RandEastwood.com | I’ve written on this topic before, and my position hasn’t changed: people who don’t keep their time commitments, those who are perpetually late—for no substantial reason—are irresponsible, and inconsiderate. They do not respect others or their time, and worse: and they do not even respect themselves.

    Time, like real estate, is valuable—primarily because there is a limited supply of both; there’s no way of producing any more of either.

    In fact, time is even more valuable than real estate, because not only is our supply limited—but we also never know how much of it we actually have.

    Time is one of the most important—if not the most important—resources to me; God knows I wasted enough of it the first half of my life; I’ve got a lot of catching up to do in the second half (assuming, of course, I even have a second half coming…)

    Thus, I try to make optimal use of my time, at all times. My day typically runs from around 4:30 AM to around 8:30 PM, and it’s generally “full-up.” And even though I’m extremely conscious of utilizing my time efficiently, and I try diligently to not waste any at all, I still rarely get everything done in a given day that I had hoped; I put in my sixteen hours, non-stop, then hit the sack exhausted. Get up the next morning, begin swinging again.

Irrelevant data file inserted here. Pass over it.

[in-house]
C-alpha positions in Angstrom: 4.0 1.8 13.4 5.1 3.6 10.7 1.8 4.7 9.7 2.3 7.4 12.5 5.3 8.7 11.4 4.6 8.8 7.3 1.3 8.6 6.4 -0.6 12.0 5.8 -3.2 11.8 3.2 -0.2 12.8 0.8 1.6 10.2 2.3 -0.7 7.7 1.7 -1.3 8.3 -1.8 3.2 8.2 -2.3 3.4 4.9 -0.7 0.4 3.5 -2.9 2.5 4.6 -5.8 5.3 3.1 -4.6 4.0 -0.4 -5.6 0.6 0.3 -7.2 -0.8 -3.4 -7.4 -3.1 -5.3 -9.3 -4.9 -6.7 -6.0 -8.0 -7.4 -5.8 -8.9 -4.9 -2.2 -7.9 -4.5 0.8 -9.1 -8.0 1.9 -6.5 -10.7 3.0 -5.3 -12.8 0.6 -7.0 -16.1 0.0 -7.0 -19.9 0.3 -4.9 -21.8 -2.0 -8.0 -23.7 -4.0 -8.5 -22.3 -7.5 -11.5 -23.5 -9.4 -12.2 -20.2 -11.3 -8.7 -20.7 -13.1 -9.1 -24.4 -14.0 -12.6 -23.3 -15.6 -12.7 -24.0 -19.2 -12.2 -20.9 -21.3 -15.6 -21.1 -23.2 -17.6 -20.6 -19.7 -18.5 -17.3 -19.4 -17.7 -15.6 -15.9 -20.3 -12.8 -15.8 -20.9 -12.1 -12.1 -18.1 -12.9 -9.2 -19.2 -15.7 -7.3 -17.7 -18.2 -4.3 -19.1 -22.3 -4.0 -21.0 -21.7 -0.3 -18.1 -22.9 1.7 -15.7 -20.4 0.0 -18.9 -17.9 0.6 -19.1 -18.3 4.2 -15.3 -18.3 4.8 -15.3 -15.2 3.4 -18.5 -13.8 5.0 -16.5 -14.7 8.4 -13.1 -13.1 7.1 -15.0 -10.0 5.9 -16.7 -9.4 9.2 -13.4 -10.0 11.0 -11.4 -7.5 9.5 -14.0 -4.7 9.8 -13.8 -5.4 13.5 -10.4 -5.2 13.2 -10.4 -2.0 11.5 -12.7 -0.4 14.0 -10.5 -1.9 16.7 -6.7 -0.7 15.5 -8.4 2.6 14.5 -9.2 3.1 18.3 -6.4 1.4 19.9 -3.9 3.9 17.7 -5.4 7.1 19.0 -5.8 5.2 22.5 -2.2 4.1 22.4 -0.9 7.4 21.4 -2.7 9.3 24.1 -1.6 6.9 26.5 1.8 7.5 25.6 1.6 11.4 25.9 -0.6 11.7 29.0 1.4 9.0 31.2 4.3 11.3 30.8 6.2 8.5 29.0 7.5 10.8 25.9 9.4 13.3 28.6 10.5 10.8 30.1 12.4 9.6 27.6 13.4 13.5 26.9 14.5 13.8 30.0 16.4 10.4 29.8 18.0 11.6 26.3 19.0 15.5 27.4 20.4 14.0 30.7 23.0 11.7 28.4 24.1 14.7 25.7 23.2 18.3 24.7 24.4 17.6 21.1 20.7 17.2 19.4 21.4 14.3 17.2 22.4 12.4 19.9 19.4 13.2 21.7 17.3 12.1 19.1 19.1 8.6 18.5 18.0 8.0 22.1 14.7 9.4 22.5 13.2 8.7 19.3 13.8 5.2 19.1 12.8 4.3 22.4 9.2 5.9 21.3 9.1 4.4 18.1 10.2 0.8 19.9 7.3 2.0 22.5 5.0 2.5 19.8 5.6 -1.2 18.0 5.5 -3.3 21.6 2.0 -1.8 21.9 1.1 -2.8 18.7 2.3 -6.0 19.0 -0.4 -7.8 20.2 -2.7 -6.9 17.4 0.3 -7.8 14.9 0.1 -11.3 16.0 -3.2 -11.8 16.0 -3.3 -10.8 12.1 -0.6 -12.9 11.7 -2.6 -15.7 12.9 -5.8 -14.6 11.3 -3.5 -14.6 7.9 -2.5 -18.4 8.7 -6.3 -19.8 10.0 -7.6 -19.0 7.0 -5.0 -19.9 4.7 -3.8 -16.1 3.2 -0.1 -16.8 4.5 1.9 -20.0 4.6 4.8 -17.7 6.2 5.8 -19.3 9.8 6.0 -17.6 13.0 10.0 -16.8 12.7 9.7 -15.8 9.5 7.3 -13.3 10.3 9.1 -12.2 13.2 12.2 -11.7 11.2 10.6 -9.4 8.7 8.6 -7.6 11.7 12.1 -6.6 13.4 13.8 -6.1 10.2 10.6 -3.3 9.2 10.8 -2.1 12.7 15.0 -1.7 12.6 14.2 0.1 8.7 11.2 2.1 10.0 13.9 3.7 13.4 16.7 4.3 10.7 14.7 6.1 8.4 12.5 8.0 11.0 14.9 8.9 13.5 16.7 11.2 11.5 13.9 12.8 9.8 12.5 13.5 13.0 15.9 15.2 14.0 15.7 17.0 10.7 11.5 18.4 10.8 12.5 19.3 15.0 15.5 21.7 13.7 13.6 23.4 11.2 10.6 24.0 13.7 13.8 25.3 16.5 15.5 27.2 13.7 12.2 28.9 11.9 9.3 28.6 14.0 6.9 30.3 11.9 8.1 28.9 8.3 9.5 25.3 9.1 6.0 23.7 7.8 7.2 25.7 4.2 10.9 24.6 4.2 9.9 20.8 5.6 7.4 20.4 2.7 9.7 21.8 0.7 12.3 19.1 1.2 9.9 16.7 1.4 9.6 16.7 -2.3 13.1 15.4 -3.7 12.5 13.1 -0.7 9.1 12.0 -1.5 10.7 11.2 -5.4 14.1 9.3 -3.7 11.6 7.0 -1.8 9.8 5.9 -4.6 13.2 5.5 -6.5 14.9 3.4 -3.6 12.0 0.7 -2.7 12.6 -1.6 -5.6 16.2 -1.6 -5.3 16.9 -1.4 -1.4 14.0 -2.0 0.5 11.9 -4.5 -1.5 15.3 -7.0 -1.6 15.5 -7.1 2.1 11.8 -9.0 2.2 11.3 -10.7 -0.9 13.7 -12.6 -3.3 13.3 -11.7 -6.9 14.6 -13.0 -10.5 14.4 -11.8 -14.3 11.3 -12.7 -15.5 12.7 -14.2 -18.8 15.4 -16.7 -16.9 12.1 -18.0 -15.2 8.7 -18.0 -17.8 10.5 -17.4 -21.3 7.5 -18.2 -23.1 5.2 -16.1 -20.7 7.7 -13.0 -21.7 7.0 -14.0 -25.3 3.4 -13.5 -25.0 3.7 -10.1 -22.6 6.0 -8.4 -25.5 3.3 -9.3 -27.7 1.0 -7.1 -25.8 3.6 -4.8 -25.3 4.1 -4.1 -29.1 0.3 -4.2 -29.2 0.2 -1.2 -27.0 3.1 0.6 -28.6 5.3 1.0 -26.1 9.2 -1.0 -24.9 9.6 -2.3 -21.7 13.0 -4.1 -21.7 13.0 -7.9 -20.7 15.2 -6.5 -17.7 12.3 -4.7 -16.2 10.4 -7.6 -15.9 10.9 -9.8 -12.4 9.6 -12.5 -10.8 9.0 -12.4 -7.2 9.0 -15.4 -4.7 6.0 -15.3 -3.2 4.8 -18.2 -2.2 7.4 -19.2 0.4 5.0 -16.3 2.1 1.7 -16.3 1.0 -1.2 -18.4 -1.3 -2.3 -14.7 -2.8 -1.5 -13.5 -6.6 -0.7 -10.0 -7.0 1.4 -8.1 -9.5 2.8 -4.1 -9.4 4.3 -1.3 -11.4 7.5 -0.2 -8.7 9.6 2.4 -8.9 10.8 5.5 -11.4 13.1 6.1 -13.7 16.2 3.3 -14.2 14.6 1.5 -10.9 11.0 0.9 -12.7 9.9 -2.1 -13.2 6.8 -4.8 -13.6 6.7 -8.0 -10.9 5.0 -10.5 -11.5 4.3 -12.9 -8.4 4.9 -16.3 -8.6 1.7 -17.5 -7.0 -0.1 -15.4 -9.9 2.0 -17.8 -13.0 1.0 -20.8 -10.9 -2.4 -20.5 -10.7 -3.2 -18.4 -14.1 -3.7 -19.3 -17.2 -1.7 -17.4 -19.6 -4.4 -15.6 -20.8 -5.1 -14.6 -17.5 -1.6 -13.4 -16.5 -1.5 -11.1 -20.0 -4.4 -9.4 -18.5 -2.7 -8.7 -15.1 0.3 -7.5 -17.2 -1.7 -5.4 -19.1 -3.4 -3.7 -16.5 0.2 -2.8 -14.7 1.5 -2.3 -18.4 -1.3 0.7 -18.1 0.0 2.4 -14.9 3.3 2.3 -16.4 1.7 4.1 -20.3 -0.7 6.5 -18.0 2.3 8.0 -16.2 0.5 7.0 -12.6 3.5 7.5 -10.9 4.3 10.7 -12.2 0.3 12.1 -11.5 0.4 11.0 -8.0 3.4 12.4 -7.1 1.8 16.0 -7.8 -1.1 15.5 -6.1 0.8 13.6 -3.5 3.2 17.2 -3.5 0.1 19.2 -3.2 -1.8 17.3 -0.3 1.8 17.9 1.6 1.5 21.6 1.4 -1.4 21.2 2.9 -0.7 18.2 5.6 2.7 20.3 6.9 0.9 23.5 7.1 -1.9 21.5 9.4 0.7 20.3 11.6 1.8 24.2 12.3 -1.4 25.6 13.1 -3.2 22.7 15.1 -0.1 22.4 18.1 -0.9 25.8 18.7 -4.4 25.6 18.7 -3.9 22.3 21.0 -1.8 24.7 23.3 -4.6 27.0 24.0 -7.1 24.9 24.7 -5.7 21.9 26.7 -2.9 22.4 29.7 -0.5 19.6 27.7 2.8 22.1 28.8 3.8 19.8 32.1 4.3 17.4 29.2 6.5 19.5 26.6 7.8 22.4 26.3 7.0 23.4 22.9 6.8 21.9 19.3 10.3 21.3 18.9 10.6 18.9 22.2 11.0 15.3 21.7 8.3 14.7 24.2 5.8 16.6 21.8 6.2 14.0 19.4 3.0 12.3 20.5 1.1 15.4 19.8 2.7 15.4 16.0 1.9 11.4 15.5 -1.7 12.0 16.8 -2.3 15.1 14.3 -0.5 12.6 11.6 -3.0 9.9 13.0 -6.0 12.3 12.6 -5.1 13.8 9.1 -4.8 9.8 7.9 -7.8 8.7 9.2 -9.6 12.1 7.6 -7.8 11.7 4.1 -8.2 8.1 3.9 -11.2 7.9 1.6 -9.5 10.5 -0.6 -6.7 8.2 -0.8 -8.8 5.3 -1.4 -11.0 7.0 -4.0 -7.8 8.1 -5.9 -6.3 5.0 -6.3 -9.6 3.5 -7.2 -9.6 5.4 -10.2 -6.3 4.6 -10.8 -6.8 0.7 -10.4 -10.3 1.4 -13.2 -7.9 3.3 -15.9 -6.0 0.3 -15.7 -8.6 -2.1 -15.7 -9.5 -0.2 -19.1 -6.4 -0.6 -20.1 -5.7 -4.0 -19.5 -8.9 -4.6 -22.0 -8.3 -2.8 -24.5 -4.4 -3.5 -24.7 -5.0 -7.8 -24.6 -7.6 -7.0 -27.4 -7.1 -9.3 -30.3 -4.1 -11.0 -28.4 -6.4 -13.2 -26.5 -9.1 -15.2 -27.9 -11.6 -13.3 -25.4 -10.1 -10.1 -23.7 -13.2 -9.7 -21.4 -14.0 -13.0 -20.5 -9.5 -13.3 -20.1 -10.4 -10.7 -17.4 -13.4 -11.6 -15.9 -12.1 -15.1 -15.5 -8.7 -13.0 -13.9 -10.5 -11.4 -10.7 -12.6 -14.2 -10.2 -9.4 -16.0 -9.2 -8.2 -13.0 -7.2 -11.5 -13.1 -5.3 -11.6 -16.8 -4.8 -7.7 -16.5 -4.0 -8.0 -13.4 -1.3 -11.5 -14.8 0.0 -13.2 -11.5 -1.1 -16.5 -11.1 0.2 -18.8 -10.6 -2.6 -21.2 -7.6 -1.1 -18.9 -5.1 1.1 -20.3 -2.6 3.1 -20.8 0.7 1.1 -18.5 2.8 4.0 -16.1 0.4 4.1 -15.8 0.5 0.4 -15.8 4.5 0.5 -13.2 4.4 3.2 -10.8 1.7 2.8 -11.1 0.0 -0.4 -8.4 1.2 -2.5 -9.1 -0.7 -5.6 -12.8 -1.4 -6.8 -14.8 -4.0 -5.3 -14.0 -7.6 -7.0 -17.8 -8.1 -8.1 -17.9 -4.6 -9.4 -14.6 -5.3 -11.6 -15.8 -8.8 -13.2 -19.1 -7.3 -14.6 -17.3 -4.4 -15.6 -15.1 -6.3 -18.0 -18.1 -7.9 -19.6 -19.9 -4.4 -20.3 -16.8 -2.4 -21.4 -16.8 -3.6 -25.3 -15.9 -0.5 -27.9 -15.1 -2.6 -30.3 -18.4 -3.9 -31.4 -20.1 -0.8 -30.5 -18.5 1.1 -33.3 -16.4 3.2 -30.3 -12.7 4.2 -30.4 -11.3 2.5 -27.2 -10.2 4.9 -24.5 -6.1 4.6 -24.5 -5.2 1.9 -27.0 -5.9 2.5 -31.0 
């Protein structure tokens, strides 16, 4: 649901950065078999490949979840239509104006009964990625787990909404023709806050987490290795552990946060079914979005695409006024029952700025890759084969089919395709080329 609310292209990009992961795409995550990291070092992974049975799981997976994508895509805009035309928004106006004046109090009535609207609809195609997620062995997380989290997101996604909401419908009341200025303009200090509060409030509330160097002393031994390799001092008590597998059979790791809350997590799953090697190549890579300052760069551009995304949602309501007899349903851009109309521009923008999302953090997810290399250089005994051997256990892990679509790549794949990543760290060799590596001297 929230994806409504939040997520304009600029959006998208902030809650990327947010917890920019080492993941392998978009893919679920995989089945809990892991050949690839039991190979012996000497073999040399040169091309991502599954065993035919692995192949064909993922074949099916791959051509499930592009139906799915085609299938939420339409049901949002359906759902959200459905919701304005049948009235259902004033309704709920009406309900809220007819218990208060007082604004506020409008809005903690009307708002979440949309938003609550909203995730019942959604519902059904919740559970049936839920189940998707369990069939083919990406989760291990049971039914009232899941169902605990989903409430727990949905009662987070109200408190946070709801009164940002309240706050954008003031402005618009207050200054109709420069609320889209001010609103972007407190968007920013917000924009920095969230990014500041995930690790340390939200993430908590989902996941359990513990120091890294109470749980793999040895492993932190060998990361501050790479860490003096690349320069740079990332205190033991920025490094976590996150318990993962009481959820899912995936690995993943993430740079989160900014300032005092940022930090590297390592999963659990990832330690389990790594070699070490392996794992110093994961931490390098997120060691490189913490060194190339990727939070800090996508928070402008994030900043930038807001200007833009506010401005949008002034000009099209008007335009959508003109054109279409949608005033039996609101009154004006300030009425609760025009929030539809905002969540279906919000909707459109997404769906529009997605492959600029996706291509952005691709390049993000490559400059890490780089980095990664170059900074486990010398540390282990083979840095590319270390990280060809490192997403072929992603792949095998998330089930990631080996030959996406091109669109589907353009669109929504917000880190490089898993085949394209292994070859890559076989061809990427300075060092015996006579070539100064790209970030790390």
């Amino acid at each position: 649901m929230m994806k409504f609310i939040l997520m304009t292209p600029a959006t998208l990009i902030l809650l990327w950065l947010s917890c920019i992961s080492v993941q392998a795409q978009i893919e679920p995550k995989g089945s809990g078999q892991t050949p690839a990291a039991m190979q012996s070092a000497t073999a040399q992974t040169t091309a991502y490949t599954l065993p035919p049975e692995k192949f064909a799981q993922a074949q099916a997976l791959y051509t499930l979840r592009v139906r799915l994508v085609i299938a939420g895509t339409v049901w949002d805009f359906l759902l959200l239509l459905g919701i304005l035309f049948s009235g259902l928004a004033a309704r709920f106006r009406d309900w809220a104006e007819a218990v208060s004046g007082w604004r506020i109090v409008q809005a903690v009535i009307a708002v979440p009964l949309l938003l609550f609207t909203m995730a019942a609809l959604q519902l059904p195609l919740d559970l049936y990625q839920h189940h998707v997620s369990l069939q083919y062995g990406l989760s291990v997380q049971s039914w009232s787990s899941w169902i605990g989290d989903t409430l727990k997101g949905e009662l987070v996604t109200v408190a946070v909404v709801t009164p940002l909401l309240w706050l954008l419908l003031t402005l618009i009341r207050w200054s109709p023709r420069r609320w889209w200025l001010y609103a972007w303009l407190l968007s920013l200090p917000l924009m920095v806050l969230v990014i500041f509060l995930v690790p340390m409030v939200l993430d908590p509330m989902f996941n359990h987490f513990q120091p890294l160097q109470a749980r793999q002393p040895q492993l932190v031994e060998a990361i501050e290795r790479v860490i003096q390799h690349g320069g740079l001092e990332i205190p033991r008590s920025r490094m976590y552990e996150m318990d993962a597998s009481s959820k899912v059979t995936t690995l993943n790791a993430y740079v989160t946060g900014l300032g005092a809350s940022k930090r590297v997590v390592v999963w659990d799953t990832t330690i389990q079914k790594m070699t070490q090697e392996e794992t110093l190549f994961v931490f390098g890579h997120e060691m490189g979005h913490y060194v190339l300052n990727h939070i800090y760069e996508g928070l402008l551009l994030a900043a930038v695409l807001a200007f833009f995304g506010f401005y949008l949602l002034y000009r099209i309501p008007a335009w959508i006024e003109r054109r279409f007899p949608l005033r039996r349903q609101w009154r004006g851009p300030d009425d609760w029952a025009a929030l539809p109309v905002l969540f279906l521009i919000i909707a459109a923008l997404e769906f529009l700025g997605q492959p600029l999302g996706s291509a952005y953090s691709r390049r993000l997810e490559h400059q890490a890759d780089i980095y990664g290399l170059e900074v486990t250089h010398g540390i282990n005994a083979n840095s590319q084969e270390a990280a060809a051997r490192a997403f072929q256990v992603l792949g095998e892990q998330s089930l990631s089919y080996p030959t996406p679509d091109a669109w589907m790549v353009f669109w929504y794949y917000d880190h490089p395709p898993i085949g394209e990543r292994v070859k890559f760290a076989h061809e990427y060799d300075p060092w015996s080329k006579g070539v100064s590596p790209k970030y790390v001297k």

So it really aggravates me when others don’t respect my time. It means they don’t respect me—and, evidently, don’t respect themselves either, given that they’re willing to project such an irresponsible, inconsiderate image of themselves to others.

    When we make a commitment to somebody, they not only reciprocate with a commitment to us, but there’s a ripple effect, as they arrange other aspects of their lives to accommodate that commitment—scheduling their other activities, making commitments to others, working the flexible parts of their daily routine into and around the non. The reality is, they are planning to utilize the rest of their time based on, and structured around, our commitment to them. Read Entire Article

    By Rand Eastwood